# Multiscale Discrete Element Modeling

^{*}

## Abstract

**:**

## 1. Introduction

## 2. Materials and Methods

- Starting from macro-element deformation, we calculate the DE deformation tensor:$${D}_{e}=\left({r}_{1}-{r}_{0}\left|{r}_{2}-{r}_{0}\right|{r}_{3}-{r}_{0}\right)\cdot {\left({r}_{1}^{*}-{r}_{0}^{*}|{r}_{2}^{*}-{r}_{0}^{*}|{r}_{3}^{*}-{r}_{0}^{*}\right)}^{-1},$$
- Assuming that the atomic sample associated with the element undergoes the same deformation as the element, we get the strain tensor for AS:$${D}_{a}={D}_{e}$$
- Having the deformation tensor, we can calculate new atom positions in the global coordinate system:$${P}_{g}={D}_{a}\cdot Q\cdot B\cdot P,$$
- Atomic dynamics is simulated solving the system of ordinary differential Equations (1)–(2) with numerical method (3). The system can be written in a matrix form:$$\{\begin{array}{c}\dot{V}=F{M}^{-1}=-\mathbf{\nabla}E\left({P}_{\mathrm{g}}\right){M}^{-1}\\ {\dot{P}}_{\mathrm{g}}=V\end{array}$$
- After the steady state is reached in the process of atomic dynamics simulation, we calculate the stress tensor of AS:$$\begin{array}{c}{S}_{a}=\frac{1}{\left|{D}_{a}\cdot Q\cdot B\right|}\left(-(V-\overline{V})M{(V-\overline{V})}^{\mathrm{T}}+\frac{1}{2}{\displaystyle {\displaystyle \sum}_{i,j\ne i}}{r}_{ij}{f}_{ij}^{\mathrm{T}}\right)\\ \overline{V}=\frac{V\cdot {1}^{N\times 1}\cdot {1}^{1\times N}}{N}\end{array}$$Here, $\left|{D}_{a}\cdot Q\cdot B\right|$ is the AS volume and $\overline{V}$ is the average atom velocity.
- Assuming that the stress tensors of AS and DE are equal, we get the stress tensor for the element$${S}_{\mathrm{e}}={S}_{\mathrm{a}}$$
- Having the stress tensor ${S}_{\mathrm{e}}$, we can calculate the forces acting on every vertex of the DE. Consider one face of the DE. The force ${f}_{\mathrm{lmk}}$ acting on the k-th vertex (k = 1,2,3) of the m-th face of element l is calculated using the force acting on the face ${f}_{\mathrm{lm}}$:$${f}_{\mathrm{lmk}}={f}_{\mathrm{lm}}\frac{{a}_{lmk}}{{a}_{lm}}\phantom{\rule{0ex}{0ex}}{f}_{\mathrm{lm}}={S}_{\mathrm{e}}\cdot {n}_{\mathrm{lm}}\phantom{\rule{0ex}{0ex}}{n}_{\mathrm{lm}}=\frac{1}{2}\left[({r}_{{\mathrm{lm}}_{1}}-{r}_{{\mathrm{lm}}_{0}})\times ({r}_{{\mathrm{lm}}_{2}}-{r}_{{\mathrm{lm}}_{0}})\right],$$
- After forces acting on vertexes and vertex masses are determined, we calculate new vertex positions using the system of differential Equations (1)–(2) for vertex dynamics and numerical method (3).
- Getting new vertex positions, we turn to step 1, and the computational process continues.

## 3. Results and Discussion

_{ij}is the distance between atoms i and j and θ

_{ijk}is the bond angle between the ij and ik bonds. This potential has 14 parameters, but R and D are always fixed before fitting so that atoms interact only with the nearest neighbors. Additionally, m is generally fixed and equal to 3, so effectively, there are only 11 parameters that can be used in the fitting.

_{c}), bulk modulus (B), elastic constants (C′, C

_{11}, C

_{12}, C

_{44}

^{0}, C

_{44}), and unit cell size (a). Here, C

_{44}

^{0}is the theoretical value obtained for C

_{44}in the absence of internal displacements. All target properties can be extracted from ab initio calculations; we do not dive into it but use some already known values. Table 1 contains the values used [25]. The unit cell size for a given parameter set is not directly computed, but instead, the loss function contains a derivative of the cell energy with respect to the cell size, which is required to be zero at the actual cell size so that the energy is minimized for the unit cell of appropriate size. All elastic properties are considered equally important so that the chosen loss function is a weighted root mean square error:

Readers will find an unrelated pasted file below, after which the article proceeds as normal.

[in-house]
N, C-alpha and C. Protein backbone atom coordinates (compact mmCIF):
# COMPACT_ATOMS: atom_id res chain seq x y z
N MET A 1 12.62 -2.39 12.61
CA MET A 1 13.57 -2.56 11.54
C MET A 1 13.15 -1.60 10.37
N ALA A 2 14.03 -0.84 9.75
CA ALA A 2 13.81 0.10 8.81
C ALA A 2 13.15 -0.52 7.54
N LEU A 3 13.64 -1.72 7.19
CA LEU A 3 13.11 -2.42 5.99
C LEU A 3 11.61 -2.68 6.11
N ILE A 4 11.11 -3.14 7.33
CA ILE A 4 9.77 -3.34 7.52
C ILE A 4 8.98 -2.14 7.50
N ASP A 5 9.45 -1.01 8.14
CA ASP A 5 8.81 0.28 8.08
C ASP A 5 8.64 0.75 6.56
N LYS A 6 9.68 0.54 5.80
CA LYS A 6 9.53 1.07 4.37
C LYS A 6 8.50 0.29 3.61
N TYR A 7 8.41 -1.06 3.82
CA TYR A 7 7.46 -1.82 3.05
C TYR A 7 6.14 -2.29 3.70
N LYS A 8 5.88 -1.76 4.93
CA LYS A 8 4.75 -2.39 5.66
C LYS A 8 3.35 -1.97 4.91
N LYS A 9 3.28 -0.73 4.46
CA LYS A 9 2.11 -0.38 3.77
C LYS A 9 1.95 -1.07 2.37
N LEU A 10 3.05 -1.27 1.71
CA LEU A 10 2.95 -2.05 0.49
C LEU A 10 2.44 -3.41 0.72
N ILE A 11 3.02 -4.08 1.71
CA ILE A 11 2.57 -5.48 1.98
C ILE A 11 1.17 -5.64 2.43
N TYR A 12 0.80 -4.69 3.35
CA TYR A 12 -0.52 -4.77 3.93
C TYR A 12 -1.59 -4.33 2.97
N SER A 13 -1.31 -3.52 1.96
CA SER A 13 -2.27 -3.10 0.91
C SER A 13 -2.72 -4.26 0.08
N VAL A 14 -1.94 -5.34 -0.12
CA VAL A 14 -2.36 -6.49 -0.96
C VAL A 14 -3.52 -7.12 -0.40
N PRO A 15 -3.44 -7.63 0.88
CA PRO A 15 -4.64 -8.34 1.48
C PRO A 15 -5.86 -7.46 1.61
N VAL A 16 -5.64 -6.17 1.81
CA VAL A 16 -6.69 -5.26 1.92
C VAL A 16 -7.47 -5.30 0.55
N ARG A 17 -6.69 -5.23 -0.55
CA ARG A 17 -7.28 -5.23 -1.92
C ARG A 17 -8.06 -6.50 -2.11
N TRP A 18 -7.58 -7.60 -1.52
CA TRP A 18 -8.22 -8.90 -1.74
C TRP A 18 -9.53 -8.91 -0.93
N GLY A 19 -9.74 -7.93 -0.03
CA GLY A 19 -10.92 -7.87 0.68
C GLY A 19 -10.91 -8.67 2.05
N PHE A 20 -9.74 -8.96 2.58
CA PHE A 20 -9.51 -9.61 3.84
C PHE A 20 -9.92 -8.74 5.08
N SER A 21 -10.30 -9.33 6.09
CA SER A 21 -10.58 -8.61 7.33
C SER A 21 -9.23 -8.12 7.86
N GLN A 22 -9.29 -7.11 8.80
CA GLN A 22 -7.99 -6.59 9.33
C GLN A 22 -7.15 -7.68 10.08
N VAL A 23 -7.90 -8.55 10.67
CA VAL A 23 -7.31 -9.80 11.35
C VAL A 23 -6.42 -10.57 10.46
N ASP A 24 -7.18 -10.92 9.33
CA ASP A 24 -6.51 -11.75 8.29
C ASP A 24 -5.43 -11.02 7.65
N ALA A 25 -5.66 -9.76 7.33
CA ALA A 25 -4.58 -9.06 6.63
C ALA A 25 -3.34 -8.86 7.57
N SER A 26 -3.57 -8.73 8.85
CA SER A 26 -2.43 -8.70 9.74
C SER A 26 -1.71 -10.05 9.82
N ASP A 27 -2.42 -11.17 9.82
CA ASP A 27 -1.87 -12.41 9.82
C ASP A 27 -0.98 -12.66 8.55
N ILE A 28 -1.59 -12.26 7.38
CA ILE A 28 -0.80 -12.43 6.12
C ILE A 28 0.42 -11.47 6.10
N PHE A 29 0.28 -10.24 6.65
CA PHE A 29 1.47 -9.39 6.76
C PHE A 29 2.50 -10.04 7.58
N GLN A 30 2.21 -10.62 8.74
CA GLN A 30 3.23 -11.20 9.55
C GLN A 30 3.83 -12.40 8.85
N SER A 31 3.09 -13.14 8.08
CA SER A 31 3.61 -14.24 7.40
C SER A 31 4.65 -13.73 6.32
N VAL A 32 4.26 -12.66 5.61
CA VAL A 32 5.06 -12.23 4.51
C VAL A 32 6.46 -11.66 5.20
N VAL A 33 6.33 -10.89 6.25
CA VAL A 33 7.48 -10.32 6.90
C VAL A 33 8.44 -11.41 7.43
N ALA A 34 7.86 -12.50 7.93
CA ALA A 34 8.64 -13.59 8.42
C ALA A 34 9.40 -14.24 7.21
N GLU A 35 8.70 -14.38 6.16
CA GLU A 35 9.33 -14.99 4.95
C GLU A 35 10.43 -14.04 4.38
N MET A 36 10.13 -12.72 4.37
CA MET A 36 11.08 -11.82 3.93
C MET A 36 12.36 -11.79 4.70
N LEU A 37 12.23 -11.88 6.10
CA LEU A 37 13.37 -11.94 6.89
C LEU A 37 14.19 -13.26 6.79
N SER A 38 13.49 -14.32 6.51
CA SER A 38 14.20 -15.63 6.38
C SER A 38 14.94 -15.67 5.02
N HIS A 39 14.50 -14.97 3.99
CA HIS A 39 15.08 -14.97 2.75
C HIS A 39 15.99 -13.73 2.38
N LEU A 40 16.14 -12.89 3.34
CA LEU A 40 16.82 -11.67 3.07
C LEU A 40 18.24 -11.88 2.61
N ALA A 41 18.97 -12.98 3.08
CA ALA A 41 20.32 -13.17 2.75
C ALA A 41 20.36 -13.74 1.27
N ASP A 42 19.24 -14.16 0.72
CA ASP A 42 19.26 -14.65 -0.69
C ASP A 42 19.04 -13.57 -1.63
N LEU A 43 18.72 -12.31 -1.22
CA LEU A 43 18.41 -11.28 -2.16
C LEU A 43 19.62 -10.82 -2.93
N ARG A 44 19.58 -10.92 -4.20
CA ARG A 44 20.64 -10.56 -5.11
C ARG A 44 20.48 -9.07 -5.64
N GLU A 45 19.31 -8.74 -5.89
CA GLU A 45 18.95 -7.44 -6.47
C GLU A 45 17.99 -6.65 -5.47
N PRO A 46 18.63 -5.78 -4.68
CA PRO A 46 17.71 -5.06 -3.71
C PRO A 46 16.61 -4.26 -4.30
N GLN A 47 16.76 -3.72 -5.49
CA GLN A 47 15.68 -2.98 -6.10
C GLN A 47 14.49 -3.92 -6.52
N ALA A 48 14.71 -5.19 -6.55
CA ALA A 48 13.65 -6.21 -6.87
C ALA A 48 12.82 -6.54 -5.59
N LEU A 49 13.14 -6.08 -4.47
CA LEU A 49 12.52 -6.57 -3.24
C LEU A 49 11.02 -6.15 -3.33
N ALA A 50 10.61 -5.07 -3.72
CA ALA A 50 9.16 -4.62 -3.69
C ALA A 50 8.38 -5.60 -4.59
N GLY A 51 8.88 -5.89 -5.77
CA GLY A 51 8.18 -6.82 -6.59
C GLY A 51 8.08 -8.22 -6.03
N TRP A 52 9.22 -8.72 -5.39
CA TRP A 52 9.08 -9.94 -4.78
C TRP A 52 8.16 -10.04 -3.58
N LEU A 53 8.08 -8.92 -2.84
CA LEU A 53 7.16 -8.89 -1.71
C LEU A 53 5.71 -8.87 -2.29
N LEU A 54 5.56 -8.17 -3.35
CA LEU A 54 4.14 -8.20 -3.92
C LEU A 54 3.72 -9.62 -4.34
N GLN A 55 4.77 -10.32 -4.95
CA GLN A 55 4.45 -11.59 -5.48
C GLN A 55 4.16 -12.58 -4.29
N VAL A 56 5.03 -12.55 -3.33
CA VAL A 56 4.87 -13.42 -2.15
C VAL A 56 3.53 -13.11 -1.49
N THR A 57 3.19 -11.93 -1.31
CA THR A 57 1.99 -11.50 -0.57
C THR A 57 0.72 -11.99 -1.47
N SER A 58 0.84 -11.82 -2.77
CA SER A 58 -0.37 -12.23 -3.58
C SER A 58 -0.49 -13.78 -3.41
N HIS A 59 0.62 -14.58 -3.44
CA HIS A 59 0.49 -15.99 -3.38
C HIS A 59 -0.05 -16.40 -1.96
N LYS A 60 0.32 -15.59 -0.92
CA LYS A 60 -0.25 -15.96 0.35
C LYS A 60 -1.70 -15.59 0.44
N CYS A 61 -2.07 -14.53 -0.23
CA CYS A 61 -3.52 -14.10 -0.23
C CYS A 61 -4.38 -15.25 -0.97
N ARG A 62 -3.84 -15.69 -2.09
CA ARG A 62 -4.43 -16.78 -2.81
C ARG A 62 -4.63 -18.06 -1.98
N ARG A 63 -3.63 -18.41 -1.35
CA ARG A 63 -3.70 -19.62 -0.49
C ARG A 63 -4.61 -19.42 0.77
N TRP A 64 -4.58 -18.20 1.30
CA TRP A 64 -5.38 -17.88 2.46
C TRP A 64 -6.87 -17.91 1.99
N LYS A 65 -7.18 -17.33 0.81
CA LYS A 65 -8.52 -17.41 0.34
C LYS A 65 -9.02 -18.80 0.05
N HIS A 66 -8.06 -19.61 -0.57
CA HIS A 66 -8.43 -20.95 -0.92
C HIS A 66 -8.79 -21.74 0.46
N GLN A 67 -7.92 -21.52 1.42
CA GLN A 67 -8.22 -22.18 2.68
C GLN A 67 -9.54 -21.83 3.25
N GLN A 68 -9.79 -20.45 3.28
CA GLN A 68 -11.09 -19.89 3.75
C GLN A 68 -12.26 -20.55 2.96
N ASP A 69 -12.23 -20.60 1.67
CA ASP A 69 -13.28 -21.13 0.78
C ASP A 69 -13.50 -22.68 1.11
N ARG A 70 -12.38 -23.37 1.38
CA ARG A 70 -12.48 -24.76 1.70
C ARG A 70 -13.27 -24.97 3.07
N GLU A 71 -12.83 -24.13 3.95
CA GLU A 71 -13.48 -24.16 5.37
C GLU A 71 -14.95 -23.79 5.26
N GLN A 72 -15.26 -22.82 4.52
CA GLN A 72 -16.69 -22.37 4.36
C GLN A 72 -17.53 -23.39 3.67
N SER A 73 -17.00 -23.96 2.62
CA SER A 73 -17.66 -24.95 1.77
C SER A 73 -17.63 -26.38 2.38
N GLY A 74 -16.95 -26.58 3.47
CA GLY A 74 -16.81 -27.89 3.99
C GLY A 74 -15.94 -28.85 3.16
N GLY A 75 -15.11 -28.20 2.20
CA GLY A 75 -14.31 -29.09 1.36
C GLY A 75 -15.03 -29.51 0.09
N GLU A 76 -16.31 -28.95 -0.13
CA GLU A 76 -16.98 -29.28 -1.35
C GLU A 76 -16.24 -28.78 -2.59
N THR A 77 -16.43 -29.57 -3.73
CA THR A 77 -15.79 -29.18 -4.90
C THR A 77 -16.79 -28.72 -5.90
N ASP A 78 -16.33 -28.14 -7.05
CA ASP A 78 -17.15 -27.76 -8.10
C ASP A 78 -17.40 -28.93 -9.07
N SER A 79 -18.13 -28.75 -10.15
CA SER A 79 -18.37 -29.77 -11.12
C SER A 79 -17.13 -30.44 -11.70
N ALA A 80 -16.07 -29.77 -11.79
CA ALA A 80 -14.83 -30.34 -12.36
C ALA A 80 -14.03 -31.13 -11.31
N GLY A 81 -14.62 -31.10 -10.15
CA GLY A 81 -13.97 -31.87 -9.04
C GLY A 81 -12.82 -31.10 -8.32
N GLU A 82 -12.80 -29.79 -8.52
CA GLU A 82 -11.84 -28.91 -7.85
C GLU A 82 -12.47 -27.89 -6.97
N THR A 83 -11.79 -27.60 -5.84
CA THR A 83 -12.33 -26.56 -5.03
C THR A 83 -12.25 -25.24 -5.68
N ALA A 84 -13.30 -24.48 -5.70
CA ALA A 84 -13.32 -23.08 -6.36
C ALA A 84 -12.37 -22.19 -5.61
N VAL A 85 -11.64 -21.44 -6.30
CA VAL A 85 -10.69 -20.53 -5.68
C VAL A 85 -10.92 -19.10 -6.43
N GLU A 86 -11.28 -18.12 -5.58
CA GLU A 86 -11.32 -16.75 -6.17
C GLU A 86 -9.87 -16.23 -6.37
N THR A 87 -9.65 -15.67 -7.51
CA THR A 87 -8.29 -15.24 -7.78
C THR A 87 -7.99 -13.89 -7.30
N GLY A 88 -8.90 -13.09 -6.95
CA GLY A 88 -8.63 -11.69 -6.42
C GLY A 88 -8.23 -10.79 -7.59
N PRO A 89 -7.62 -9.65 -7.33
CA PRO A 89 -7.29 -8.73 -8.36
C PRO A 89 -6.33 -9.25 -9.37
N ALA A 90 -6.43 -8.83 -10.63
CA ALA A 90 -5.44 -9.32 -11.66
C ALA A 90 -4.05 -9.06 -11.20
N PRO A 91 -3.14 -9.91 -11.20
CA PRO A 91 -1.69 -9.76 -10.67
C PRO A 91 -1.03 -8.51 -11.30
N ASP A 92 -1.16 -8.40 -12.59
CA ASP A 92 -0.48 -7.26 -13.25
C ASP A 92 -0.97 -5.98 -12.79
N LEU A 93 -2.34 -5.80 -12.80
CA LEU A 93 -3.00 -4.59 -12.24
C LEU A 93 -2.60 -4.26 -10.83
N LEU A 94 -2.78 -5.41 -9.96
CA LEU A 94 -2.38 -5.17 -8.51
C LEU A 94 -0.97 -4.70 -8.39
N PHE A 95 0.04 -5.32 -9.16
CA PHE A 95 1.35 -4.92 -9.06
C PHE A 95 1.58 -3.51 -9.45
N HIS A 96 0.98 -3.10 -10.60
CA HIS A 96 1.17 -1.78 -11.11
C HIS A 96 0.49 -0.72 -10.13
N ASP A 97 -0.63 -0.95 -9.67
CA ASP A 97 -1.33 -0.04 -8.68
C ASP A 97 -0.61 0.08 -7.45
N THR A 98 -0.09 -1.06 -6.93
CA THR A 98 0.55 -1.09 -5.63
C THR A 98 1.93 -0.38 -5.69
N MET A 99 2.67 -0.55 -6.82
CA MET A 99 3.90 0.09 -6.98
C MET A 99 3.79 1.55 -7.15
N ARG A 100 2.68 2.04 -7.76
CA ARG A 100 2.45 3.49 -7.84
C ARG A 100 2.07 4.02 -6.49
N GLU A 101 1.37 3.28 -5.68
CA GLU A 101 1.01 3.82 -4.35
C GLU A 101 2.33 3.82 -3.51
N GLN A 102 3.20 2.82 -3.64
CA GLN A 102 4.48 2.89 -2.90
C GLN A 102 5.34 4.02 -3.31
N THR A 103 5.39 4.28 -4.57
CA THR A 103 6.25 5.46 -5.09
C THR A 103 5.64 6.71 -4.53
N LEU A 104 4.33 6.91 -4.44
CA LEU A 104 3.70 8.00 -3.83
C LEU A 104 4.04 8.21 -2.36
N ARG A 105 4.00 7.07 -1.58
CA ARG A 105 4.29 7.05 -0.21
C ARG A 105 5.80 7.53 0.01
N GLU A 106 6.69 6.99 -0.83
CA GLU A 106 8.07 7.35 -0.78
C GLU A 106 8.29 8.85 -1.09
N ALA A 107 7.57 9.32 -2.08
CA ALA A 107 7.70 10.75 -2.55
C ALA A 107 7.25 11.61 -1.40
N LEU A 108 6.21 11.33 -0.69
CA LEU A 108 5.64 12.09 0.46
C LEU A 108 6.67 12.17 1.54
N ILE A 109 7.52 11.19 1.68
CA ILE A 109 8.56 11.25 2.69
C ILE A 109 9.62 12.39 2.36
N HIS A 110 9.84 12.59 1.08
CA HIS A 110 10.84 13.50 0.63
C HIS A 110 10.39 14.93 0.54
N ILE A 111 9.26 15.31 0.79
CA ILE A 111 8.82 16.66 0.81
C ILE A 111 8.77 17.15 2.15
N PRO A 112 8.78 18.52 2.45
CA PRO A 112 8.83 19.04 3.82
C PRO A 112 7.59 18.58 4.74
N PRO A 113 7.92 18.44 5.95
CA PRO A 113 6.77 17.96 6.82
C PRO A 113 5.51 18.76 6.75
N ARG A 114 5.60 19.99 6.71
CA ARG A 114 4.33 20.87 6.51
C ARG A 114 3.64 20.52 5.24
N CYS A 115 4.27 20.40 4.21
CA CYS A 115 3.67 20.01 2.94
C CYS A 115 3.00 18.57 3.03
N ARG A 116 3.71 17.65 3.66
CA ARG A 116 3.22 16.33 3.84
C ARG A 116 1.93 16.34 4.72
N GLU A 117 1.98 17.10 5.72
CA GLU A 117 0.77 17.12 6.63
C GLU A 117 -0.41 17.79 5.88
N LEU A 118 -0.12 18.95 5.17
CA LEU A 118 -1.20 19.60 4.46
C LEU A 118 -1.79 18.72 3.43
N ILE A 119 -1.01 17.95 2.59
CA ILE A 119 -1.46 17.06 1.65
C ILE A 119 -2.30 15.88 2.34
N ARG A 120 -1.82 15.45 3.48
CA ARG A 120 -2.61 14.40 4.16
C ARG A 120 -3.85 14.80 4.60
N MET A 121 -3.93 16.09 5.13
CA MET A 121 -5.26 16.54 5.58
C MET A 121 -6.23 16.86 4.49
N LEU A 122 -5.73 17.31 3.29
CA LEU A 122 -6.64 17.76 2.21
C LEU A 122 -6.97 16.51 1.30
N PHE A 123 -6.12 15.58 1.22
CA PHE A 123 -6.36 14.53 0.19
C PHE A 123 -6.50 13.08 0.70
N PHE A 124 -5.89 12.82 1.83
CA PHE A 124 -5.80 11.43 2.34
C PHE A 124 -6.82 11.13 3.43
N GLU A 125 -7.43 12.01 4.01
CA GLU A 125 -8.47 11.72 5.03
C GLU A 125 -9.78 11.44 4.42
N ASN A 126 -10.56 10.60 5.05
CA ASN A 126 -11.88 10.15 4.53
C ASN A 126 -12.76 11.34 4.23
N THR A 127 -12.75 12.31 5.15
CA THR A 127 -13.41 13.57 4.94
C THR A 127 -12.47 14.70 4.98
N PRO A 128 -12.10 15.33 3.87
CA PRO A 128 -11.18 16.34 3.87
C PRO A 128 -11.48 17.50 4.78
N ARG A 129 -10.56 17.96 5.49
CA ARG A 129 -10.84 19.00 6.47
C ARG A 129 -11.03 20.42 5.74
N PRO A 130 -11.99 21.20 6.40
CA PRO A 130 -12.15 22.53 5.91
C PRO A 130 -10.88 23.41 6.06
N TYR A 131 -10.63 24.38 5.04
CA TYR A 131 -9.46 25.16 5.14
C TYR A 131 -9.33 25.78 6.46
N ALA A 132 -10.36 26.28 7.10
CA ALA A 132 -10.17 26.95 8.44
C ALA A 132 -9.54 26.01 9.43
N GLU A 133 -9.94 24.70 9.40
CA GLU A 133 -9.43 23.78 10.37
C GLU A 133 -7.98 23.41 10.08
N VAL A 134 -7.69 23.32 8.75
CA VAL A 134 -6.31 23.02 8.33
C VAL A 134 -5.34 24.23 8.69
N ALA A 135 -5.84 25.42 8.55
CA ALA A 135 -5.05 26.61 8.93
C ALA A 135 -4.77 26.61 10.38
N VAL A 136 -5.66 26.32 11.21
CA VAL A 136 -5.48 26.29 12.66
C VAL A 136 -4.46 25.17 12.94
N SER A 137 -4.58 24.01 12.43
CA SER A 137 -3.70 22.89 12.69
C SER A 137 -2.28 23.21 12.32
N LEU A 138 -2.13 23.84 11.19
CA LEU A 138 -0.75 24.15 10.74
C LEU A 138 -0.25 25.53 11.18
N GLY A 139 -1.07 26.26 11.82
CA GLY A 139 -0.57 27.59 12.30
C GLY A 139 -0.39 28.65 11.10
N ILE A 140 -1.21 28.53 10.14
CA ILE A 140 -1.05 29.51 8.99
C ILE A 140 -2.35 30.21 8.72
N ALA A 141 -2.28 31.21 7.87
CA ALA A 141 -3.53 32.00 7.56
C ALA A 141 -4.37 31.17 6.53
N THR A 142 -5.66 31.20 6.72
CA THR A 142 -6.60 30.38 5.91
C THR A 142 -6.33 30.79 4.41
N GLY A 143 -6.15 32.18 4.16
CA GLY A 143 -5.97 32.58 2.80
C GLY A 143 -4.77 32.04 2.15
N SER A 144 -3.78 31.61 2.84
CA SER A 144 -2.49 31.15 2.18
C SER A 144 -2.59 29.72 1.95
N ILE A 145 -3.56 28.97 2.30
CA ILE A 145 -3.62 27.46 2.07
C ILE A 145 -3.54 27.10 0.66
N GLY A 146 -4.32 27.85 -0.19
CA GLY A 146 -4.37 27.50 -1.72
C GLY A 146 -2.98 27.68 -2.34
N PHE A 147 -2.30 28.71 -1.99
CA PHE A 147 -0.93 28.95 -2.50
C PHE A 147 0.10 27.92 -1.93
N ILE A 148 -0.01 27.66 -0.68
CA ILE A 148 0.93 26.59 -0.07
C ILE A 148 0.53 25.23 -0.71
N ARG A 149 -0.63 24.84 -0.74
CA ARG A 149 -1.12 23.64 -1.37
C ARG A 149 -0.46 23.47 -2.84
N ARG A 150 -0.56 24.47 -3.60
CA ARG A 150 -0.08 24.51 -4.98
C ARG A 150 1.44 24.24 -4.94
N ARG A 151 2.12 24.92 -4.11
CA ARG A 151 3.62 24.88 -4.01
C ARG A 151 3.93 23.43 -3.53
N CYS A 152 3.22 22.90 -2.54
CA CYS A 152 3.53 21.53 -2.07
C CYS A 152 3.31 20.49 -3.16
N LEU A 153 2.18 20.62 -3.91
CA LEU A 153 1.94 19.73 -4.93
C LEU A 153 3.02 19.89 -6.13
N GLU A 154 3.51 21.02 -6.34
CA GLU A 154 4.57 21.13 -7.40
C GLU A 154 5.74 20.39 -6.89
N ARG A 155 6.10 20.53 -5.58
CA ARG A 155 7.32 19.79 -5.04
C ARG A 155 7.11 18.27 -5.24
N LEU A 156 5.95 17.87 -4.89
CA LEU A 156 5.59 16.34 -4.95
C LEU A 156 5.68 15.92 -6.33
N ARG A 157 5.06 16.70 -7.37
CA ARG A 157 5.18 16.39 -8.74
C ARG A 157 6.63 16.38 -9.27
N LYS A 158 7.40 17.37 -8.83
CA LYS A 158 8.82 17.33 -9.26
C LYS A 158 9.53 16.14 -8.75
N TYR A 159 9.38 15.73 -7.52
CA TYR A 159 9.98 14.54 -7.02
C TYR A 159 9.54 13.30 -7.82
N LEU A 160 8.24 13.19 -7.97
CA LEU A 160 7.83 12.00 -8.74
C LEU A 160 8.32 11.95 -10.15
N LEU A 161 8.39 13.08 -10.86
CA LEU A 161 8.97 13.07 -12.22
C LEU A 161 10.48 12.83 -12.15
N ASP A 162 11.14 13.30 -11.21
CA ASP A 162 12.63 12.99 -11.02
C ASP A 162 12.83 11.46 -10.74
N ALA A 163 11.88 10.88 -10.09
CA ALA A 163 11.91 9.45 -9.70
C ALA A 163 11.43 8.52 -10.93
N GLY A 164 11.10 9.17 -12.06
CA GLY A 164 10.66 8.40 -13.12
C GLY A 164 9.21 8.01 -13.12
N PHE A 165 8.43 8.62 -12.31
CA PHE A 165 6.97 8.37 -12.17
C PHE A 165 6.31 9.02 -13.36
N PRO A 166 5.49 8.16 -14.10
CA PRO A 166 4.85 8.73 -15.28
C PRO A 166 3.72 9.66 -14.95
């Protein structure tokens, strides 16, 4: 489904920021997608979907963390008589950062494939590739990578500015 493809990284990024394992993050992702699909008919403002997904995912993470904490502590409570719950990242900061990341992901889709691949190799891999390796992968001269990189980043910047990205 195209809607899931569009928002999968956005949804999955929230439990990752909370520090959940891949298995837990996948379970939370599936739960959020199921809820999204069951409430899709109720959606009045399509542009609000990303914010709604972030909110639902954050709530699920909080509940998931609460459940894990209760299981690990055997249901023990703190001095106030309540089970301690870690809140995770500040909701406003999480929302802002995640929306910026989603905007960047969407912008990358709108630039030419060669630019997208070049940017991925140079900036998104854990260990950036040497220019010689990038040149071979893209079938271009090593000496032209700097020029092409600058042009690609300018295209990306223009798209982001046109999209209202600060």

_{44}

^{0}, the deformation matrix and resulting evaluation are as follows:

## 4. Conclusions

## Author Contributions

## Funding

## Institutional Review Board Statement

## Informed Consent Statement

## Conflicts of Interest

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**Figure 1.**The modeled object as a set of discrete macro-elements (

**a**) and the atomic sample associated with the element (

**b**).

**Figure 3.**Comparison of the stress obtained from the model with that obtained from the linear elasticity theory.

**Figure 4.**Comparison of the volume change obtained from the model with that obtained from the linear elasticity theory.

**Figure 5.**Pressure wave propagation in a silicon plate. Velocity distribution at different times: (

**a**) 5 ns; (

**b**) 12.5 ns.

**Figure 6.**Pressure wave propagation in a silicon rod. Velocity distribution at different times: (

**a**) 5 ns; (

**b**) 10 ns.

**Figure 7.**Shear wave propagation in a silicon rod. Velocity distribution at different times: (

**a**) 10 ns; (

**b**) 15 ns.

Experimental (Ab Initio) Values | Calculated Properties | |
---|---|---|

E_{c} [eV] | −4.63 | −4.63 |

B [GPa] | 99 | 97 |

C’ [GPa] | 51 | 51 |

C_{11} [GPa] | 167 | 166 |

C_{12} [GPa] | 65 | 63 |

C_{44}^{0} [GPa] | 106 | 113 |

C_{44} [GPa] | 81 | 78 |

Parameter | Value |
---|---|

A | 3821.34 |

B | 113.17 |

λ_{1} | 3.36252 |

λ_{2} | 1.27279 |

λ_{3} | 1.19417 |

β | 0.132272 |

n | 4.16334 |

γ | 5.71477 |

c | 9.69902 |

d | 2.35646 |

cos(θ_{0}) | −0.40882 |

R | 2.85 |

D | 0.15 |

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**MDPI and ACS Style**

Zhuravlev, A.A.; Abgaryan, K.K.; Reviznikov, D.L.
Multiscale Discrete Element Modeling. *Symmetry* **2021**, *13*, 219.
https://doi.org/10.3390/sym13020219

**AMA Style**

Zhuravlev AA, Abgaryan KK, Reviznikov DL.
Multiscale Discrete Element Modeling. *Symmetry*. 2021; 13(2):219.
https://doi.org/10.3390/sym13020219

**Chicago/Turabian Style**

Zhuravlev, Andrew A., Karine K. Abgaryan, and Dmitry L. Reviznikov.
2021. "Multiscale Discrete Element Modeling" *Symmetry* 13, no. 2: 219.
https://doi.org/10.3390/sym13020219